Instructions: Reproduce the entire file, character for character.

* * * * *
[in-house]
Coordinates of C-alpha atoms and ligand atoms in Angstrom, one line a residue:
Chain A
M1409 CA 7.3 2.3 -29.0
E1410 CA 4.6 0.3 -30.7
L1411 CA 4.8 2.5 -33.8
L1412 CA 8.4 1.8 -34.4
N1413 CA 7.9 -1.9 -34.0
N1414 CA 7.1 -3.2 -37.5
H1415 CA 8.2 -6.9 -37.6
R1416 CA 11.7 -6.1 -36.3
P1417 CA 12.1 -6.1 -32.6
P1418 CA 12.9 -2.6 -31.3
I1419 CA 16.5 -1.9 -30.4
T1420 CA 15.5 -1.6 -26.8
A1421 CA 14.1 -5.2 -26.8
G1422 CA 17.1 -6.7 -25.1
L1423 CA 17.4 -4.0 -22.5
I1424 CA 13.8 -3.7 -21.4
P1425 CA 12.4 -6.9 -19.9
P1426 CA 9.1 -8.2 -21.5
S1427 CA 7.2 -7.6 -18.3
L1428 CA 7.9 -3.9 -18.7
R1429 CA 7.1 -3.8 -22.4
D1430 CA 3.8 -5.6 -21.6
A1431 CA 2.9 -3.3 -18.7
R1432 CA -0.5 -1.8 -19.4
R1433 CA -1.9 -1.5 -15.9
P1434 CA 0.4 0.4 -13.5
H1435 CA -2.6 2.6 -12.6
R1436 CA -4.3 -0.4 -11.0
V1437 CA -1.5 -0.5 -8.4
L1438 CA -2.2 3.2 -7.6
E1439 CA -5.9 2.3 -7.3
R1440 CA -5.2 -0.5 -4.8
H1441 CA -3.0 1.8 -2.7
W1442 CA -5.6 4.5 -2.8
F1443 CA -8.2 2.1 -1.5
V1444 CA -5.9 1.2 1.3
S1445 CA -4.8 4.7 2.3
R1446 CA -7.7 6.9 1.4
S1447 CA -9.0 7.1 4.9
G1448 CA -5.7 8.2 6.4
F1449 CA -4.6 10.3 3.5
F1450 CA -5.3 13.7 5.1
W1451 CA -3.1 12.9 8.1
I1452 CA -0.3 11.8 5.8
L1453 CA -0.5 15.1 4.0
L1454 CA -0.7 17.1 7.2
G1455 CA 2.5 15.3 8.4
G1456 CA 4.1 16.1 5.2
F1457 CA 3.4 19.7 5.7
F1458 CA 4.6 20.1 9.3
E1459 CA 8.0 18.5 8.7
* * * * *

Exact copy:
[in-house]
Coordinates of C-alpha atoms and ligand atoms in Angstrom, one line a residue:
Chain A
M1409 CA 7.3 2.3 -29.0
E1410 CA 4.6 0.3 -30.7
L1411 CA 4.8 2.5 -33.8
L1412 CA 8.4 1.8 -34.4
N1413 CA 7.9 -1.9 -34.0
N1414 CA 7.1 -3.2 -37.5
H1415 CA 8.2 -6.9 -37.6
R1416 CA 11.7 -6.1 -36.3
P1417 CA 12.1 -6.1 -32.6
P1418 CA 12.9 -2.6 -31.3
I1419 CA 16.5 -1.9 -30.4
T1420 CA 15.5 -1.6 -26.8
A1421 CA 14.1 -5.2 -26.8
G1422 CA 17.1 -6.7 -25.1
L1423 CA 17.4 -4.0 -22.5
I1424 CA 13.8 -3.7 -21.4
P1425 CA 12.4 -6.9 -19.9
P1426 CA 9.1 -8.2 -21.5
S1427 CA 7.2 -7.6 -18.3
L1428 CA 7.9 -3.9 -18.7
R1429 CA 7.1 -3.8 -22.4
D1430 CA 3.8 -5.6 -21.6
A1431 CA 2.9 -3.3 -18.7
R1432 CA -0.5 -1.8 -19.4
R1433 CA -1.9 -1.5 -15.9
P1434 CA 0.4 0.4 -13.5
H1435 CA -2.6 2.6 -12.6
R1436 CA -4.3 -0.4 -11.0
V1437 CA -1.5 -0.5 -8.4
L1438 CA -2.2 3.2 -7.6
E1439 CA -5.9 2.3 -7.3
R1440 CA -5.2 -0.5 -4.8
H1441 CA -3.0 1.8 -2.7
W1442 CA -5.6 4.5 -2.8
F1443 CA -8.2 2.1 -1.5
V1444 CA -5.9 1.2 1.3
S1445 CA -4.8 4.7 2.3
R1446 CA -7.7 6.9 1.4
S1447 CA -9.0 7.1 4.9
G1448 CA -5.7 8.2 6.4
F1449 CA -4.6 10.3 3.5
F1450 CA -5.3 13.7 5.1
W1451 CA -3.1 12.9 8.1
I1452 CA -0.3 11.8 5.8
L1453 CA -0.5 15.1 4.0
L1454 CA -0.7 17.1 7.2
G1455 CA 2.5 15.3 8.4
G1456 CA 4.1 16.1 5.2
F1457 CA 3.4 19.7 5.7
F1458 CA 4.6 20.1 9.3
E1459 CA 8.0 18.5 8.7